Addis Ababa: hello PE
When I heard about the US investor, Gabriel Schulze, who’d gone out on a limb and started up Ethiopia’s first private equity fund, I couldn’t wait to meet him.
The feeling wasn’t mutual. Famously reticent, it took me more than a year to convince him to meet me. But when we did, we ending up busting our two-hour time slot over tea and coffee at a private members’ club in London and speaking for six hours. You can now read the interview from that meeting, Portrait of a frontier investor, on FT.com. Continue reading »
Somaliland, a small, fragile economy struggles for a regional role against the odds. Katrina Manson, East Africa correspondent reports on the new airport recently built in the capital Hargeisa.
The Grand Ethiopian Renaissance Dam will be the largest hydroelectric power plant in Africa when completed, delivering 6,000MW – but the project has attracted much controversy. The FT’s East Africa correspondent Katrina Manson reports.
The Grand Ethiopian Renaissance Dam will be the largest hydroelectric power plant in Africa when completed, delivering 6,000MW. The cost and the potential impact of diverting the Blue Nile have created controversy in the region. The FT’s East Africa correspondent Katrina Manson reports.
Bullish comments from Ethiopia on Wednesday about its chances of World Trade Organisation membership. The foreign ministry said it was on track to join in 2015.
Is that realistic? Continue reading »
When Ethiopia set up its commodity exchange in 2008, few observers foresaw the demand it would generate. But five years on, the ECX has shown that a bourse can help tackle food insecurity in poor nations, and countries are now falling over themselves to replicate its successes. Continue reading »
Ethiopia’s government is famously protective of its economy, especially telecoms, banking and retail. So when the late prime minister, Marxist-influenced Meles Zenawi, met senior Walmart executives face to face last year, it might have seemed an incongruous pairing.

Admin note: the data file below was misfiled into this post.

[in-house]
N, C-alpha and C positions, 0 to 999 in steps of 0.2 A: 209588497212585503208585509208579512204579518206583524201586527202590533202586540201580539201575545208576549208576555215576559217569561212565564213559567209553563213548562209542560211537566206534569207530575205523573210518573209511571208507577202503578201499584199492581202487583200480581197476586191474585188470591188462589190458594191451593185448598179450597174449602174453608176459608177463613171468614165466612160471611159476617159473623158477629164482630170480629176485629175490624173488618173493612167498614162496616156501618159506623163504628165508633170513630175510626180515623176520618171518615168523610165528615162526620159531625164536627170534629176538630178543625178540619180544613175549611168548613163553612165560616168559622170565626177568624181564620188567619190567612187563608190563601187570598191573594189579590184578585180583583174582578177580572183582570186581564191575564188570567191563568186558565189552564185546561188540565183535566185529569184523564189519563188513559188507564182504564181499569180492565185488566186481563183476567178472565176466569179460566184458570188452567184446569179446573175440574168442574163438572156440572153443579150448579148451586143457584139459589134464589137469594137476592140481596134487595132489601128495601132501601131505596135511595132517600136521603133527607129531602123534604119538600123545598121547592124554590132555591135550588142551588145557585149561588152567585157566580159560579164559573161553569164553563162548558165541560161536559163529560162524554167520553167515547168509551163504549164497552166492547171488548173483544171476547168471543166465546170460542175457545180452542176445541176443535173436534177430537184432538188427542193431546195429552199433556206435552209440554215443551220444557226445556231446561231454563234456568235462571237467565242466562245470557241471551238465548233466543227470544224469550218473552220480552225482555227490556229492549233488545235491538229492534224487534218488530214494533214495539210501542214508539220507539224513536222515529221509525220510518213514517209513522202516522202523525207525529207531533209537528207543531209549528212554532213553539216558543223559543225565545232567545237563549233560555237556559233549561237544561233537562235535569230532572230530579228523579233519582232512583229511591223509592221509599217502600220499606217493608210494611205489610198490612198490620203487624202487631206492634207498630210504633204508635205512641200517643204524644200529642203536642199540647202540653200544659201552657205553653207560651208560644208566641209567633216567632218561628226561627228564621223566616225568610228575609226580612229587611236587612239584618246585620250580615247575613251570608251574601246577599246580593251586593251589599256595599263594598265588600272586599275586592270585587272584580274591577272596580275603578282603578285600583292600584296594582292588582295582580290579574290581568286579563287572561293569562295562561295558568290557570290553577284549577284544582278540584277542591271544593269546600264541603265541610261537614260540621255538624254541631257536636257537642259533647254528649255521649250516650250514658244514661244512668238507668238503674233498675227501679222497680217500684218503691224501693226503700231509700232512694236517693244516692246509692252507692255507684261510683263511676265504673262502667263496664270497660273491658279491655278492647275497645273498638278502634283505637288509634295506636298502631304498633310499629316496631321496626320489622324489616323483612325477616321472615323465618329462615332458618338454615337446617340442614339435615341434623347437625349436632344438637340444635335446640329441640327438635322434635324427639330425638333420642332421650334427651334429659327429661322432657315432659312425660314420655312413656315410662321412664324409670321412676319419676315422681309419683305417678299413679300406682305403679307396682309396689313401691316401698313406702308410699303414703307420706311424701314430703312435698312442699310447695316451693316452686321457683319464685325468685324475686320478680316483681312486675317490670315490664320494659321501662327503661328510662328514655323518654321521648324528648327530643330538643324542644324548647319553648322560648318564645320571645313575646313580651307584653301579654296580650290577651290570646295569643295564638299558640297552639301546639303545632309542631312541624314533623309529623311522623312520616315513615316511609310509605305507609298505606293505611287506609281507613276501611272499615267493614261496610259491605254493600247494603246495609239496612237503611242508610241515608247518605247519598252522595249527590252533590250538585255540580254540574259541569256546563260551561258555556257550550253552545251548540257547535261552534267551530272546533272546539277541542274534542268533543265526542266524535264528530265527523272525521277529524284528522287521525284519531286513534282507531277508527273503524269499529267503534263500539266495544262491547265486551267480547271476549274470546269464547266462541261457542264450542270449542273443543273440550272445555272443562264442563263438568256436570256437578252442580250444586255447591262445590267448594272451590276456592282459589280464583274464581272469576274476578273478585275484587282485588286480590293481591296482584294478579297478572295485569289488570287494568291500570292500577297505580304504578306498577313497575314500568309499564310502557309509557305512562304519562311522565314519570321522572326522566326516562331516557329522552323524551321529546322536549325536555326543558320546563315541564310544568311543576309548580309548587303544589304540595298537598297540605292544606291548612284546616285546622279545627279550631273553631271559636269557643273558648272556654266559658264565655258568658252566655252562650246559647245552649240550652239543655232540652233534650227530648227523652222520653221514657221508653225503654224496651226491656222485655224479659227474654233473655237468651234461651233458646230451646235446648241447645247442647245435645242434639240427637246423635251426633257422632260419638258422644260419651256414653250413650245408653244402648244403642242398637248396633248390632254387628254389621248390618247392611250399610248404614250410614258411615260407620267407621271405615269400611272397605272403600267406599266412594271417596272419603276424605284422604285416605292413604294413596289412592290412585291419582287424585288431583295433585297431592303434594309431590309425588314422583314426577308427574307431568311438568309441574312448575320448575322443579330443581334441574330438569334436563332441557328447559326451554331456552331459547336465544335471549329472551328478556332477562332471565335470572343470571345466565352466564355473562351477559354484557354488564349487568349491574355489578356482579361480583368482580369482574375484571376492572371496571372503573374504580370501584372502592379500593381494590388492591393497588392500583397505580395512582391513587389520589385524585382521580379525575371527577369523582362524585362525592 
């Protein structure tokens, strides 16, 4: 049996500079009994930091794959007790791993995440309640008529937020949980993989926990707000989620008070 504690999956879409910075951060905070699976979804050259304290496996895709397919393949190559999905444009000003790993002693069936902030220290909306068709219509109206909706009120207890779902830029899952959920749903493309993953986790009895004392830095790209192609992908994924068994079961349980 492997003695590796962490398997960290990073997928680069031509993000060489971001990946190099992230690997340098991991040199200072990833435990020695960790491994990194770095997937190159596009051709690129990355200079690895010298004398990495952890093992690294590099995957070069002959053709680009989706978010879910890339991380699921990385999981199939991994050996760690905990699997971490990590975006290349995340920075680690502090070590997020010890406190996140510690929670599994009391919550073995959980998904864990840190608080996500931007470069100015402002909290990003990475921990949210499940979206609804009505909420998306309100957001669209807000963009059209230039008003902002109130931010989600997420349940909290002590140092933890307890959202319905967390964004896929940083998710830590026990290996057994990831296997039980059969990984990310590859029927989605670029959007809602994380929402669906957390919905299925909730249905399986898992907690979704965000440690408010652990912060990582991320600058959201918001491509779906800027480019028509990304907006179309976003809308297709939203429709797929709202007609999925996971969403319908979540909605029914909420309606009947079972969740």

But rising food inflation, combined with traders hoarding goods to avoid government-imposed price caps, made the prospect of big stores arriving to deliver cut-price goods appealing.
Negotiations are continuing with the American giant under Meles’s successor Hailemariam Desalegn (pictured). But progress is slow. Continue reading »
At between 4-5 litres a year, Ethiopia’s beer per capita consumption is one of the lowest in the region. Yet its market has doubled over the last five years thanks to its growing population, urbanisation and rising incomes. All this is proving to be an irresistible draw for global brewers – with Heineken the latest to announce plans to build a new $156m brewery in the country. Continue reading »
The link between one of the world’s most powerful corporate leaders and a small bank in Ethiopia might not be immediately obvious. In this case, it’s an IBM server, which powers Awash International Bank. But soon it could be a lot more if Ginni Rometty (pictured) has anything to do with it.
Rometty, IBM’s chief executive, is spending a week in Africa with her top 15 executives. It’s the first time so many of them have been in one place outside New York. It’s also the first time IBM has convened its chief executives from all over the continent. Continue reading »